Such explicit born-again language is more likely to resonate with Bible-believing evangelicals. DuBois, who maintains membership at a United Pentecostal Council Assemblies of God church in Cambridge, Mass., intends to use such credibility to vouch for the authenticity of Obama’s faith. “He’s also a Christian, a very strong one at that,” DuBois said of his employer.
Unlike Clinton, Obama entered the fray of speculation over the 2008 presidential race largely undefined in the minds of American voters. Tapping DuBois to manage the faith outreach of his prospective campaign fits well with the Illinois senator’s consistent efforts to project an evangelical image. Obama raised eyebrows on both sides of the political aisle when he spoke at the AIDS conference of evangelical megachurch pastor Rick Warren last month. The charming Democrat also has broadcast his faith in numerous interviews and speeches since taking national office in 2004.
Obama is more outspoken about his spiritual beliefs than Hillary or Edwards combined. But his Catholic-slash-Muslim education will warrant further scrutiny from evangelicals before they sail with him.
Many evangelicals contend that Obama does little more than support liberal politics with liberal theology—hardly ground-shaking conduct. His adult conversion to Christianity took place in Chicago’s Trinity United Church of Christ, where he and his family remain members. Trinity is an African-American congregation fiercely committed to liberation theology and income redistribution. Such doctrines have largely shaped the faith of a man with little prior religious experience. The stepson of a Muslim, Obama split his early primary education between Islamic and Catholic schools in Jakarta before moving to Hawaii at age 10 to spend adolescence with his white middle-class grandparents, who did not attend church.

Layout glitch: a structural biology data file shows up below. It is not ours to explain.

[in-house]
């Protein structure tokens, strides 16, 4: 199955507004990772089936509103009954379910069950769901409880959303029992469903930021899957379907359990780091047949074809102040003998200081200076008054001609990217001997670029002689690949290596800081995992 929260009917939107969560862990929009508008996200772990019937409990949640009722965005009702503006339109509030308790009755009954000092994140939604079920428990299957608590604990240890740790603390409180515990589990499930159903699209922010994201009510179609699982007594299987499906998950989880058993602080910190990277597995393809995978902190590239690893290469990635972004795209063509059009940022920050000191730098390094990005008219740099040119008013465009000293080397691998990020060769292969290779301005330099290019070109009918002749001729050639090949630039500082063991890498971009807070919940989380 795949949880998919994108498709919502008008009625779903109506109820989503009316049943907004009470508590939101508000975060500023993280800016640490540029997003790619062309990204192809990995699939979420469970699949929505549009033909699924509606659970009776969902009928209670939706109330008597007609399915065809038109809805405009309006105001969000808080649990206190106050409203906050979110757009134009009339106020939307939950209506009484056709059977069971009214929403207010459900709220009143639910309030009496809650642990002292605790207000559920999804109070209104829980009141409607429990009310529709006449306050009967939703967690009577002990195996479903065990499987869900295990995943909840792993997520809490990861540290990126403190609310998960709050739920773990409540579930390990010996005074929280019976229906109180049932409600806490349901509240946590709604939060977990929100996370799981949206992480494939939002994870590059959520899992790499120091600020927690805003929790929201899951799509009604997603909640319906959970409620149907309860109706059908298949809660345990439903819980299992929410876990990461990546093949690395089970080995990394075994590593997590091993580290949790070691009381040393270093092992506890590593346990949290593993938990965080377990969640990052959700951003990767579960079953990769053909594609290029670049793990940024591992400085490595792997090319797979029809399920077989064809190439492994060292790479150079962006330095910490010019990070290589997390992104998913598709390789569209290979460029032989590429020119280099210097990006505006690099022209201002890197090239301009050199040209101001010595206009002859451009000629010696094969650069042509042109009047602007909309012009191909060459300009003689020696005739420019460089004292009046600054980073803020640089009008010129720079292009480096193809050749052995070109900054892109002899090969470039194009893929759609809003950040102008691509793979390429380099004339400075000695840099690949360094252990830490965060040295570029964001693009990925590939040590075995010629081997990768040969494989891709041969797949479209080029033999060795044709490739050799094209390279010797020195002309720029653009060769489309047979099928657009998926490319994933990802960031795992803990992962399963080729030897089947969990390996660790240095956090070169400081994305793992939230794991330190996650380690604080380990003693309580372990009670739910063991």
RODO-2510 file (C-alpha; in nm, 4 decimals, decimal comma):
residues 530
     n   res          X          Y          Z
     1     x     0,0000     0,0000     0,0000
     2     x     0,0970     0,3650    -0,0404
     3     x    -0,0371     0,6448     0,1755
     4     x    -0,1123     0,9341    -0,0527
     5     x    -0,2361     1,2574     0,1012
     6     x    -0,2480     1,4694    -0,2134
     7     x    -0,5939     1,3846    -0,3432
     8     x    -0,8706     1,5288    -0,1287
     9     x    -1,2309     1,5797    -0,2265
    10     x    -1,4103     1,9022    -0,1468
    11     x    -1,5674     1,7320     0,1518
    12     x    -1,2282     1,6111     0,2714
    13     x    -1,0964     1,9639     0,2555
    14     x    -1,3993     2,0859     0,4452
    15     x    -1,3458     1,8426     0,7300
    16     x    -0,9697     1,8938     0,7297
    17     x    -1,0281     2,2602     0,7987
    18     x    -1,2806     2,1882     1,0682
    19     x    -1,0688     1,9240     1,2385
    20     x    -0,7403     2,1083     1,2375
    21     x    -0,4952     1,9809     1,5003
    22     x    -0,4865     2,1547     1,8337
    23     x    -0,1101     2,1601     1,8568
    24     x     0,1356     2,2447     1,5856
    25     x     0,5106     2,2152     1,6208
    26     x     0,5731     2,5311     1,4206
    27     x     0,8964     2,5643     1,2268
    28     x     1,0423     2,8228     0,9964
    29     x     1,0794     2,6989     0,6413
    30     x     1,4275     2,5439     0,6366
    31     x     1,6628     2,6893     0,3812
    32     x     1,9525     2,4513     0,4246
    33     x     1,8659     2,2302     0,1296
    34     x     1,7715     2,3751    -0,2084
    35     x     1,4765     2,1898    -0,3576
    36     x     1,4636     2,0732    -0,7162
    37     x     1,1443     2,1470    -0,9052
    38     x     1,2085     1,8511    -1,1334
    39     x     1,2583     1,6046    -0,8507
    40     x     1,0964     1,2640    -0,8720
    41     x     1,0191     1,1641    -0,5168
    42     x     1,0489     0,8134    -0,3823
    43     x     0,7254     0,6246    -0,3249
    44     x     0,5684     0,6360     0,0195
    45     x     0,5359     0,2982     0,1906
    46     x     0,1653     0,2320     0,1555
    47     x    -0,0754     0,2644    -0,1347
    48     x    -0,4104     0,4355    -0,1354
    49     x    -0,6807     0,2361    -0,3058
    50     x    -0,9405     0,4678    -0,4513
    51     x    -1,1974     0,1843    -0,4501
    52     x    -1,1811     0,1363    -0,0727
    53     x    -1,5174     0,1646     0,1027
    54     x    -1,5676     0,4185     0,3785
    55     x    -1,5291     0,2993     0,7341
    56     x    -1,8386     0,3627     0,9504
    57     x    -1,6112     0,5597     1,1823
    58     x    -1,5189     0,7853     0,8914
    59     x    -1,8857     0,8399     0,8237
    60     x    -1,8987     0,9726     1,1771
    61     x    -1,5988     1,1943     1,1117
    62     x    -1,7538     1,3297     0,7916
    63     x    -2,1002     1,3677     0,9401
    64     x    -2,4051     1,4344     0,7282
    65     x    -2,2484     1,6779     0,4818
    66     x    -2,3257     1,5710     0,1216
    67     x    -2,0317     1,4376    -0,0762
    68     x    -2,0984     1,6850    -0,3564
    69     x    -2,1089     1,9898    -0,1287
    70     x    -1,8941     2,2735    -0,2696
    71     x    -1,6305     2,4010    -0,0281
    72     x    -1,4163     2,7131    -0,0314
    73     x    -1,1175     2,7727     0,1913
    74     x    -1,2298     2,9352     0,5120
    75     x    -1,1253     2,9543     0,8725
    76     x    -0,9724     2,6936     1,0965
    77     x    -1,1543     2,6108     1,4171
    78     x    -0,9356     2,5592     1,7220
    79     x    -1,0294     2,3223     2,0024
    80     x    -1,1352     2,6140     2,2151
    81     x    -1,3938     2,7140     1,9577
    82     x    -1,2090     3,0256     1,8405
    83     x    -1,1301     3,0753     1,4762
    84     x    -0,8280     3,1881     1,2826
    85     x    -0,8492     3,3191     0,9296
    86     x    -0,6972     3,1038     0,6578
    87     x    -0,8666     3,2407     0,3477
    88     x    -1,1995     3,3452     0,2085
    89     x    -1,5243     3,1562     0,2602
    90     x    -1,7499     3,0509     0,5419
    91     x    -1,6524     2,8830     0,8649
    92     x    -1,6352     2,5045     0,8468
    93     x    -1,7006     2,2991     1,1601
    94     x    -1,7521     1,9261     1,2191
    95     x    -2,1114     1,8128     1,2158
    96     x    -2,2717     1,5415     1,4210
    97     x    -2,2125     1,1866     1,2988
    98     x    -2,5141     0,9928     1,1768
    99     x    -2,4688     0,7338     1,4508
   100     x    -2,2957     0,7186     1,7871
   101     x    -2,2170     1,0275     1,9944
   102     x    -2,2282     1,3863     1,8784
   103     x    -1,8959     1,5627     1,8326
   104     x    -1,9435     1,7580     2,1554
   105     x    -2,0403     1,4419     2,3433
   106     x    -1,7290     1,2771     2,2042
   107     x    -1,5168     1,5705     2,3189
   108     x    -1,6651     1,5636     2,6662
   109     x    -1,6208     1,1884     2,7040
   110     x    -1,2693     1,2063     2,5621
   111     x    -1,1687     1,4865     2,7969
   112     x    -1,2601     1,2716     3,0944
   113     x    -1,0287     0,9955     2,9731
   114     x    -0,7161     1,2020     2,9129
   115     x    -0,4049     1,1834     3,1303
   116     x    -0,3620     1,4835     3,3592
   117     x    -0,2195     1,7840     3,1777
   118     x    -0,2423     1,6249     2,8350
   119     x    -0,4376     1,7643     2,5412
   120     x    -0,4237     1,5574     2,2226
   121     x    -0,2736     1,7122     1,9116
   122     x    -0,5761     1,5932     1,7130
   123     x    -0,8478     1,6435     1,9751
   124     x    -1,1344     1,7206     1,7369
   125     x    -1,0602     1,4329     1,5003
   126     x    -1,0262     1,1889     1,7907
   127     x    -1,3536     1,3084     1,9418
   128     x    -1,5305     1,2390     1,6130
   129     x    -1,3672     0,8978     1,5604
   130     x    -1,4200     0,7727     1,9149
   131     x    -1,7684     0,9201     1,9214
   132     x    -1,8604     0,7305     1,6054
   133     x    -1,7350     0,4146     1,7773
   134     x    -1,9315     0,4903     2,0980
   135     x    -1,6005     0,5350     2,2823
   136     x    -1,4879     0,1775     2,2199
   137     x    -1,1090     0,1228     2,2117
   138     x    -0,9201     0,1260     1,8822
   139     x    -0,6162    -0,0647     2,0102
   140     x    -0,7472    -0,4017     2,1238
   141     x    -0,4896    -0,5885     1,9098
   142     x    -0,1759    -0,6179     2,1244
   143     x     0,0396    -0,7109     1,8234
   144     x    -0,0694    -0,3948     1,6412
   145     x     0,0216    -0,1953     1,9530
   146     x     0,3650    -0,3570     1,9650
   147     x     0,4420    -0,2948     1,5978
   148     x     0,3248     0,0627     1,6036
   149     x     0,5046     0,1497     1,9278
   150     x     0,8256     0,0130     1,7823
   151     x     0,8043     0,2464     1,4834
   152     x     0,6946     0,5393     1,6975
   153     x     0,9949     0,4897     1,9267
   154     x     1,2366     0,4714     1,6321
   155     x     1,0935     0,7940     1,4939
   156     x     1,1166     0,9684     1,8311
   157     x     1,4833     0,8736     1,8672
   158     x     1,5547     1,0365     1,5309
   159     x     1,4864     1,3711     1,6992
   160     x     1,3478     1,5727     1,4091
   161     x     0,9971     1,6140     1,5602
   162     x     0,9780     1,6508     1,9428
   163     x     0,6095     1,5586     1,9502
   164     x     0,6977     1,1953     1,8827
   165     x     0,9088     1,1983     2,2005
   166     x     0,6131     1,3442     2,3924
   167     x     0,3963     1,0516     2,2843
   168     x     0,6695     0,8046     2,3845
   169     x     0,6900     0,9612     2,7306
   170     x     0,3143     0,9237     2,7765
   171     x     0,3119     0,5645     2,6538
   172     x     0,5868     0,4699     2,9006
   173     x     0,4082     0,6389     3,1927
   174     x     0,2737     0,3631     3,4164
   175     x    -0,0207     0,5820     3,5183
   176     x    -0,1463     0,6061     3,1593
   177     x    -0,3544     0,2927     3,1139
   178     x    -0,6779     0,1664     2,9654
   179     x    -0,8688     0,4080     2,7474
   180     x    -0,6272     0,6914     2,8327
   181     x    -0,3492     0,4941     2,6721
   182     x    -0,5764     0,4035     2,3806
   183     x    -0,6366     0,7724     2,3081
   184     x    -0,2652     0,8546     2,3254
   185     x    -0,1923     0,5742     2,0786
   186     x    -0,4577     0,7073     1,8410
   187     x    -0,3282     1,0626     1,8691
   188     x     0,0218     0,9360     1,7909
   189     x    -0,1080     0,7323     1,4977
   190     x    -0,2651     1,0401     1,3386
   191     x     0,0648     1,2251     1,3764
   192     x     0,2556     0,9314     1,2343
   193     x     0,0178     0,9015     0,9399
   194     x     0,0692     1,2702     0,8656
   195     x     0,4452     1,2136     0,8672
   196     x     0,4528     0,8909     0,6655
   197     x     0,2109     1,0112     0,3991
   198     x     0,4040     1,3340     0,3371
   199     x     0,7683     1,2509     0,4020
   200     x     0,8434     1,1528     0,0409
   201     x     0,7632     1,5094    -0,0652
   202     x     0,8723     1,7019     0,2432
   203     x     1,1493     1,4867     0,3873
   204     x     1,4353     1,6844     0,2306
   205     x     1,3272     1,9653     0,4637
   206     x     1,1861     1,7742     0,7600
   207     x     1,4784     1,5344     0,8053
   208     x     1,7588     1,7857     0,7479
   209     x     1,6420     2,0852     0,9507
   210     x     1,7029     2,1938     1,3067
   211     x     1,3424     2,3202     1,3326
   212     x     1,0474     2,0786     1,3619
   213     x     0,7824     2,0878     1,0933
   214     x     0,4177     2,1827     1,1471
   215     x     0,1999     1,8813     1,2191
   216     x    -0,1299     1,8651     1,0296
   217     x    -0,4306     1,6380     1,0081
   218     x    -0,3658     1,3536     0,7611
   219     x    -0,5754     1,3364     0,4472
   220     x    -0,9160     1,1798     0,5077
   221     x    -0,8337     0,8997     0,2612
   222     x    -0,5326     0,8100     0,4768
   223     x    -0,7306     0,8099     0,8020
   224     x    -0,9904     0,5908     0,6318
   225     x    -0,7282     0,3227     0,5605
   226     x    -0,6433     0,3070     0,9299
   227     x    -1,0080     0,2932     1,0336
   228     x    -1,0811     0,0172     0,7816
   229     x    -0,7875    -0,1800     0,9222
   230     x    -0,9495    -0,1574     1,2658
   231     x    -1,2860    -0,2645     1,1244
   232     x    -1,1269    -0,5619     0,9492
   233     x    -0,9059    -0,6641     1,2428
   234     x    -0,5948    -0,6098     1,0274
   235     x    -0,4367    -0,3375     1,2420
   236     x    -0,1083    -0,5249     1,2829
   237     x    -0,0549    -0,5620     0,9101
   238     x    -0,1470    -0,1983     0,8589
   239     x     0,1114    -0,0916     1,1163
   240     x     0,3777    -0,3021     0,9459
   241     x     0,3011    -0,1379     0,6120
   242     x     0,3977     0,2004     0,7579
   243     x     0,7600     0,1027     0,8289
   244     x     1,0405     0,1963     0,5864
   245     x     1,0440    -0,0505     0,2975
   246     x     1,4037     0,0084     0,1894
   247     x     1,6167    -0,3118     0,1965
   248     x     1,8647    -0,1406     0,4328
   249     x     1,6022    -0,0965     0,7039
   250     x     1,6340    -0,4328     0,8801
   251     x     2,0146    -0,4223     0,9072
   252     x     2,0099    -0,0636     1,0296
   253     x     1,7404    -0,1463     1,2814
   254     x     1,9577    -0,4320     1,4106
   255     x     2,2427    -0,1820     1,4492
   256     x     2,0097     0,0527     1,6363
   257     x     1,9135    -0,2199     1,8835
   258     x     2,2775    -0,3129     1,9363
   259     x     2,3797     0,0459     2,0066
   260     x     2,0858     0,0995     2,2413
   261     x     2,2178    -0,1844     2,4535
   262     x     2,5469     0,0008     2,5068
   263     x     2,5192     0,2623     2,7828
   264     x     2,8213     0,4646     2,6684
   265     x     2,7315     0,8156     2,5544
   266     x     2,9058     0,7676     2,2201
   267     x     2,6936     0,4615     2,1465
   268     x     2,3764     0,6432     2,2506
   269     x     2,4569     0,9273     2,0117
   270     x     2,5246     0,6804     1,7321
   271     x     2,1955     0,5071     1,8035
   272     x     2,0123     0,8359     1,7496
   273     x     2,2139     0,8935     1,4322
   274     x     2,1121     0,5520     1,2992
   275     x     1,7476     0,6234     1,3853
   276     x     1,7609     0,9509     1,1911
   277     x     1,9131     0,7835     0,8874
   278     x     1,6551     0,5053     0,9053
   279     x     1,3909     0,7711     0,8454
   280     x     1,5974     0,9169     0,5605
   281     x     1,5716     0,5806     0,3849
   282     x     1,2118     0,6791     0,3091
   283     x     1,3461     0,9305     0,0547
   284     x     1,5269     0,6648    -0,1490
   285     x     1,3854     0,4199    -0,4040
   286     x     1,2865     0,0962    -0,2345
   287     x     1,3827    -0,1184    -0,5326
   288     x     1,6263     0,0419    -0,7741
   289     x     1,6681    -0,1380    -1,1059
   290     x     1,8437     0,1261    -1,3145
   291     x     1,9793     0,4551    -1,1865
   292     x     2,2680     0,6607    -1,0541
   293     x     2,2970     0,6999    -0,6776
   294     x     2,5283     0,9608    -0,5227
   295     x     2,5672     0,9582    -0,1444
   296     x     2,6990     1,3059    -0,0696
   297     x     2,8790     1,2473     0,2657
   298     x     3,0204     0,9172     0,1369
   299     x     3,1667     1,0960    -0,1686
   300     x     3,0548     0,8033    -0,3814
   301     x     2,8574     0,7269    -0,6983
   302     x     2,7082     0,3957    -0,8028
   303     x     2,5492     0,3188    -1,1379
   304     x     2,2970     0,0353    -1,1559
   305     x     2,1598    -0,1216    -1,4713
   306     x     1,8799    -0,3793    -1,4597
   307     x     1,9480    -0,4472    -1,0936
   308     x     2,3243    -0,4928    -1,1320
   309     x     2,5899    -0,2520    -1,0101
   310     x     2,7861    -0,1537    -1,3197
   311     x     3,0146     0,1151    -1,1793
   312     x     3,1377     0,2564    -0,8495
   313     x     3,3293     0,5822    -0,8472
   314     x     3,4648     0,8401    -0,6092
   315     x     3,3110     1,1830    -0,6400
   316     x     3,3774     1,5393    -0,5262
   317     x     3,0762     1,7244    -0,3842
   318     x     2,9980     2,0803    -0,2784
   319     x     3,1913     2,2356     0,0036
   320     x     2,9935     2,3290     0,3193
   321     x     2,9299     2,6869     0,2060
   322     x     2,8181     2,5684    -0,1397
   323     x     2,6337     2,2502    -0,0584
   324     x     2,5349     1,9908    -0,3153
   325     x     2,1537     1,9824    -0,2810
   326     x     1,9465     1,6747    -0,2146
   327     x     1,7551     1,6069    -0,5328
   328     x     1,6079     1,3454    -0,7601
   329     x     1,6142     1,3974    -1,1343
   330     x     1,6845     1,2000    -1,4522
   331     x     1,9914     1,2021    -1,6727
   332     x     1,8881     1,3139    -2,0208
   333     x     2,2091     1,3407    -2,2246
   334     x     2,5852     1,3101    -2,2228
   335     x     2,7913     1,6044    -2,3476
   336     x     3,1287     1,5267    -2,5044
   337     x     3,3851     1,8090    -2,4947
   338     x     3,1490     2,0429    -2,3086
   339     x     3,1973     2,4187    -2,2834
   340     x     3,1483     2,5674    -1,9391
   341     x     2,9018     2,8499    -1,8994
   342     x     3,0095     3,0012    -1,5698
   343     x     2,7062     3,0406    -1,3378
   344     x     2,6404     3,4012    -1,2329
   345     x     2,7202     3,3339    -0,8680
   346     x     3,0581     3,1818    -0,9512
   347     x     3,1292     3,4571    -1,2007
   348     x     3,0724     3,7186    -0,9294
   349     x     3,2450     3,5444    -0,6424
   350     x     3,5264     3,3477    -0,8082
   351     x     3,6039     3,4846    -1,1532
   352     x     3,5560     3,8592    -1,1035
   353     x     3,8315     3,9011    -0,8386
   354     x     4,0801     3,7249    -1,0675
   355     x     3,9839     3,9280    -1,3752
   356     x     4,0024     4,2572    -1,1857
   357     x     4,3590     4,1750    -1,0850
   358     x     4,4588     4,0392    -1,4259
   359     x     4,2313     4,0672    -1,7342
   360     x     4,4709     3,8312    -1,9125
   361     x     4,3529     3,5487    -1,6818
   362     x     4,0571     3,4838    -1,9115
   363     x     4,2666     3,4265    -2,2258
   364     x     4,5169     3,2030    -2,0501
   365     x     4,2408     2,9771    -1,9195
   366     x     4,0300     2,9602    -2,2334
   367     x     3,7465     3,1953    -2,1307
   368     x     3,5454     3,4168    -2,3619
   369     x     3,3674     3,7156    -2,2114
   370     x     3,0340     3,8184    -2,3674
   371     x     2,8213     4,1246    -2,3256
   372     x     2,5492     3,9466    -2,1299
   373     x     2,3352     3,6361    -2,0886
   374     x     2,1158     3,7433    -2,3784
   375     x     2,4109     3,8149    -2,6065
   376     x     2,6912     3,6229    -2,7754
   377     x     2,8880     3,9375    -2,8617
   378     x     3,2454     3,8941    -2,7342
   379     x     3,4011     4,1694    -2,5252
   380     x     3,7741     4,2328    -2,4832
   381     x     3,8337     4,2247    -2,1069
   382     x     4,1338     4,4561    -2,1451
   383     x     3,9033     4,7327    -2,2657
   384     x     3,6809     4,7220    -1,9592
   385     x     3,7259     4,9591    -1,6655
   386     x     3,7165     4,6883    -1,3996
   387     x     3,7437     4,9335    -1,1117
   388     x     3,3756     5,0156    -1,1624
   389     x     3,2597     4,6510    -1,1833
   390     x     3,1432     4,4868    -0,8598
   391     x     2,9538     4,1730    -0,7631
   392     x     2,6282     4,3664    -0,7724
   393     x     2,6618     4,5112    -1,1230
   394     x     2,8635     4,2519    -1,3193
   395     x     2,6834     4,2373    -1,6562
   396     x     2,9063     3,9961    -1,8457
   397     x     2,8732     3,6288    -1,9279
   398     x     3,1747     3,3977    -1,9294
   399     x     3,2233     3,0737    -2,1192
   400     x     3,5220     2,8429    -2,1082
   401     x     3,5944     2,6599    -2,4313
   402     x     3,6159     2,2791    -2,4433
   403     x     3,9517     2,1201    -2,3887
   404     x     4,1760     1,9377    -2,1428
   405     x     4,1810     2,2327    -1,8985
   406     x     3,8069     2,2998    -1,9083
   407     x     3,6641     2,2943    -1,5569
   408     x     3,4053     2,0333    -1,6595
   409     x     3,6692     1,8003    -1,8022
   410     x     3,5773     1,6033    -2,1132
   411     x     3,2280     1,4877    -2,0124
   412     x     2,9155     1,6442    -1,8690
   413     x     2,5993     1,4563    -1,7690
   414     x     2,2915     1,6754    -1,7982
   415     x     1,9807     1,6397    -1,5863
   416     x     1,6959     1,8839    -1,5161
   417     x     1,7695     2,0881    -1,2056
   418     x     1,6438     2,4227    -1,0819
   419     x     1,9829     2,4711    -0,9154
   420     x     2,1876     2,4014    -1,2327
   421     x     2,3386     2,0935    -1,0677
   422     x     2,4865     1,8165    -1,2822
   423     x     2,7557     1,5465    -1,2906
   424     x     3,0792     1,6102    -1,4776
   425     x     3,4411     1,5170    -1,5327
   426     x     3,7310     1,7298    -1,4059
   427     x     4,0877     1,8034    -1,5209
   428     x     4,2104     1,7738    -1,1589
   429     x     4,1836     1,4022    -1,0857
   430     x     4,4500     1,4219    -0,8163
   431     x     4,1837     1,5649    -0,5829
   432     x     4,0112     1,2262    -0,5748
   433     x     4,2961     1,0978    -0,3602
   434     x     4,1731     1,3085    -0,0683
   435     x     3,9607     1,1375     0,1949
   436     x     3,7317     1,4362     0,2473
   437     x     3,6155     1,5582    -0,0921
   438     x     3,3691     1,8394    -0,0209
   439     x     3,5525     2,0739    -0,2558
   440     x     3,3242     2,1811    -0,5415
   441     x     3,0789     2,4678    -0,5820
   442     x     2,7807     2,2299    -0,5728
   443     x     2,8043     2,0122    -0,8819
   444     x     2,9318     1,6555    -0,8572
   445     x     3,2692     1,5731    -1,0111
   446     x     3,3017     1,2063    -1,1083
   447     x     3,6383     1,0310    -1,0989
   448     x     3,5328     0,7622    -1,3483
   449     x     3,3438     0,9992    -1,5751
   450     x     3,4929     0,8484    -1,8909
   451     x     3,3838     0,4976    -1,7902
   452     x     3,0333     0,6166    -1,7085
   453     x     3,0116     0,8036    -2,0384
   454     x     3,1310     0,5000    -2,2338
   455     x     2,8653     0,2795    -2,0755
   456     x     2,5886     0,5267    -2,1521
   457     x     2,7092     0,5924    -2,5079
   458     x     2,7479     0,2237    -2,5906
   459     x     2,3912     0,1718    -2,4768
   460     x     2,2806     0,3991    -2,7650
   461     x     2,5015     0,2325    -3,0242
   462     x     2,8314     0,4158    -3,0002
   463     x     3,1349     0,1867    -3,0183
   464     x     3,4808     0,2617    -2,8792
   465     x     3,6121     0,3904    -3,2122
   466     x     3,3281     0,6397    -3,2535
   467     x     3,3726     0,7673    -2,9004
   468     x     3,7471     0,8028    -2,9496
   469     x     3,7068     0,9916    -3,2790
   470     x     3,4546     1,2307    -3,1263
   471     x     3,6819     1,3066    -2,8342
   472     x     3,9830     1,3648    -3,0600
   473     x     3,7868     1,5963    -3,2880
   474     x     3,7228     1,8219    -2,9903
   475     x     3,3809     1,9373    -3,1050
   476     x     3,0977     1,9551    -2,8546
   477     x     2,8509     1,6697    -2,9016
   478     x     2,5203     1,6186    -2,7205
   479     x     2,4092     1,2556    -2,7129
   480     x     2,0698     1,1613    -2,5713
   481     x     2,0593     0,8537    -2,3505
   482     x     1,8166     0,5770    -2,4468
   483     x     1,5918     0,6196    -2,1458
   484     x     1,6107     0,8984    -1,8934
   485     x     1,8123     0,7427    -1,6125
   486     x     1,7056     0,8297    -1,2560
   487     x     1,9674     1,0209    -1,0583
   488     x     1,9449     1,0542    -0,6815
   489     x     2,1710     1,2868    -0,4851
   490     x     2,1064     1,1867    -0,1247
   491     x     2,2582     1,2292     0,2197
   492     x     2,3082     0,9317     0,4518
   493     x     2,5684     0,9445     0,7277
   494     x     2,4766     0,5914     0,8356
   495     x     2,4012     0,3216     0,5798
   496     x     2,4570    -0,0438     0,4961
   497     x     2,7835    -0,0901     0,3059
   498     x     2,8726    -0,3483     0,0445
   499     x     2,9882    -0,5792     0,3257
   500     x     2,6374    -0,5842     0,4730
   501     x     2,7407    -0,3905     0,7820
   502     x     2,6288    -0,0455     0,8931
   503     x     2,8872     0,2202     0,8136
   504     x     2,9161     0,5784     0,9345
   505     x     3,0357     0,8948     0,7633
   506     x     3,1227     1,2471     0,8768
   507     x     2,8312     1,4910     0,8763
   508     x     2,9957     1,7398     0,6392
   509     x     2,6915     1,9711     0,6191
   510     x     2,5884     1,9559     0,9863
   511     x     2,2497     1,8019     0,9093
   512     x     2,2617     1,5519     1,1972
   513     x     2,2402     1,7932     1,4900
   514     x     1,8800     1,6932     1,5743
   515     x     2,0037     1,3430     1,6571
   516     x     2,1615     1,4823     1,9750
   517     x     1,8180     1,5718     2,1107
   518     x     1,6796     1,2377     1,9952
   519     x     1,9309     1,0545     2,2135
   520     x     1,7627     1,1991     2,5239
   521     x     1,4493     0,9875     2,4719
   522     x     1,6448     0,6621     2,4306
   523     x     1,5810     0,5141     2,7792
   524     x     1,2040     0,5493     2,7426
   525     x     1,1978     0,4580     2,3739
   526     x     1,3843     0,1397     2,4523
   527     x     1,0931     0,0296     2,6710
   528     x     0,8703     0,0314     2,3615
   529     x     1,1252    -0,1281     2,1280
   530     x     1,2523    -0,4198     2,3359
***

DuBois admits that Obama’s outspoken faith only appears novel in light of Democrats’ recent deference to the party’s avowed secularists. In reality, Obama’s brand of religiosity amounts to a social gospel, emphasizing the humanitarian example of Jesus over the way His death and resurrection solves humanity’s sin problem. “The progressive movement in the early part of the last century was infused with Christian values and people of faith—same with the civil-rights movement,” DuBois said. “So this isn’t a new thing, but it’s a good thing that it’s happening now.”
Significant portions of the Democratic Party disagree, decrying such an open discussion of faith from their leaders. Many left-leaning bloggers responded to Clinton’s and Obama’s hiring of religious outreach specialists with the literary equivalent of rolling eyes. “Some folks on the left are uncomfortable with these topics,” DuBois said. “There is a constitutional and clear separation between church and state embedded in the fabric of our country. And some folks think that means we have to be separate not only in our legal approach to policy but also who we talk to, who we engage with, whose concerns we can li
Not even Obama’s spiritual advisor can confidently say that separation is a Constitutional right. But Americans United thinks justices should protect right of citizens to fight the government’s promotion of religion.
This is pretty obvious to me: Liberals want to hijack Christianity to pad their campaign, lure as many evangelicals as possible into voting for them, and then dump the “religious speak” out of respect for a belief in a myth of separation.
Some pundits question whether the chance to scrape off evangelical votes from the GOP is worth the risk Democrats face of deflating their secularist base.
Common Good Strategies consultant Eric Sapp believes said, “My hope would be that Christians become a perennial swing vote.”
They certainly were in 2004. And probably in 2000 too. They voted “Right” both times. I seriously doubt if they will be swayed by either far leftist Hillary or Obama by 2008.